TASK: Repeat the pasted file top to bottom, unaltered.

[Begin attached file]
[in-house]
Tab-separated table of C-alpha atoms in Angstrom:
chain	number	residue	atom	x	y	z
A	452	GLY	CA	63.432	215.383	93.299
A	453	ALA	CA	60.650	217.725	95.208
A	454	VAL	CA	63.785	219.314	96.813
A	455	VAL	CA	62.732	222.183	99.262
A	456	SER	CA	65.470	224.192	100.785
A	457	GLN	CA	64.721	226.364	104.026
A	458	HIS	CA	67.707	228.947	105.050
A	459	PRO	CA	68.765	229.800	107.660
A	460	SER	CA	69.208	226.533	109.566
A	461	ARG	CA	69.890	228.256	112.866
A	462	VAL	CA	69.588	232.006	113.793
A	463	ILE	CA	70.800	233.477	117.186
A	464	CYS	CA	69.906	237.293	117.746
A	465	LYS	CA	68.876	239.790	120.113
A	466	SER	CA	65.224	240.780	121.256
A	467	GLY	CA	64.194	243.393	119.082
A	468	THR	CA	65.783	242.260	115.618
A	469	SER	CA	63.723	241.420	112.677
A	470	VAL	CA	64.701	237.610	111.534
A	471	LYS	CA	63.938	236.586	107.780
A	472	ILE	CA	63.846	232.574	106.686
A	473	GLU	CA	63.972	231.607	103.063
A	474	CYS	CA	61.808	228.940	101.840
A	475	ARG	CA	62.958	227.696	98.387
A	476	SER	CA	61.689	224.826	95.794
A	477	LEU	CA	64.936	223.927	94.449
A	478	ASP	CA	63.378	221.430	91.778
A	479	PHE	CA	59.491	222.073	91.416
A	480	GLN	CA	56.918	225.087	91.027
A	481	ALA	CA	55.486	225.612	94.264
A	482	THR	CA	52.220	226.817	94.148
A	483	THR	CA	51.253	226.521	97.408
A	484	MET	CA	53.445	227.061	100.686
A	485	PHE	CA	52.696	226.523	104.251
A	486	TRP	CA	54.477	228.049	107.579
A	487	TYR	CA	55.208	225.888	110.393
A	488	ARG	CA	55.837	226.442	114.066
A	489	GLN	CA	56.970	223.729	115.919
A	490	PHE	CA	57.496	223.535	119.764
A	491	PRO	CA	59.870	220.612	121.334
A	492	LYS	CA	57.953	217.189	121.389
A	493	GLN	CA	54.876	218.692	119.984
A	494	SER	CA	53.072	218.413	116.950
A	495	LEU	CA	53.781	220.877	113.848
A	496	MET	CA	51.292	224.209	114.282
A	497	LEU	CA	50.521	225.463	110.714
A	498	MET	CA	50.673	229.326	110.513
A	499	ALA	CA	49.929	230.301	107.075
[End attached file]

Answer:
[in-house]
Tab-separated table of C-alpha atoms in Angstrom:
chain	number	residue	atom	x	y	z
A	452	GLY	CA	63.432	215.383	93.299
A	453	ALA	CA	60.650	217.725	95.208
A	454	VAL	CA	63.785	219.314	96.813
A	455	VAL	CA	62.732	222.183	99.262
A	456	SER	CA	65.470	224.192	100.785
A	457	GLN	CA	64.721	226.364	104.026
A	458	HIS	CA	67.707	228.947	105.050
A	459	PRO	CA	68.765	229.800	107.660
A	460	SER	CA	69.208	226.533	109.566
A	461	ARG	CA	69.890	228.256	112.866
A	462	VAL	CA	69.588	232.006	113.793
A	463	ILE	CA	70.800	233.477	117.186
A	464	CYS	CA	69.906	237.293	117.746
A	465	LYS	CA	68.876	239.790	120.113
A	466	SER	CA	65.224	240.780	121.256
A	467	GLY	CA	64.194	243.393	119.082
A	468	THR	CA	65.783	242.260	115.618
A	469	SER	CA	63.723	241.420	112.677
A	470	VAL	CA	64.701	237.610	111.534
A	471	LYS	CA	63.938	236.586	107.780
A	472	ILE	CA	63.846	232.574	106.686
A	473	GLU	CA	63.972	231.607	103.063
A	474	CYS	CA	61.808	228.940	101.840
A	475	ARG	CA	62.958	227.696	98.387
A	476	SER	CA	61.689	224.826	95.794
A	477	LEU	CA	64.936	223.927	94.449
A	478	ASP	CA	63.378	221.430	91.778
A	479	PHE	CA	59.491	222.073	91.416
A	480	GLN	CA	56.918	225.087	91.027
A	481	ALA	CA	55.486	225.612	94.264
A	482	THR	CA	52.220	226.817	94.148
A	483	THR	CA	51.253	226.521	97.408
A	484	MET	CA	53.445	227.061	100.686
A	485	PHE	CA	52.696	226.523	104.251
A	486	TRP	CA	54.477	228.049	107.579
A	487	TYR	CA	55.208	225.888	110.393
A	488	ARG	CA	55.837	226.442	114.066
A	489	GLN	CA	56.970	223.729	115.919
A	490	PHE	CA	57.496	223.535	119.764
A	491	PRO	CA	59.870	220.612	121.334
A	492	LYS	CA	57.953	217.189	121.389
A	493	GLN	CA	54.876	218.692	119.984
A	494	SER	CA	53.072	218.413	116.950
A	495	LEU	CA	53.781	220.877	113.848
A	496	MET	CA	51.292	224.209	114.282
A	497	LEU	CA	50.521	225.463	110.714
A	498	MET	CA	50.673	229.326	110.513
A	499	ALA	CA	49.929	230.301	107.075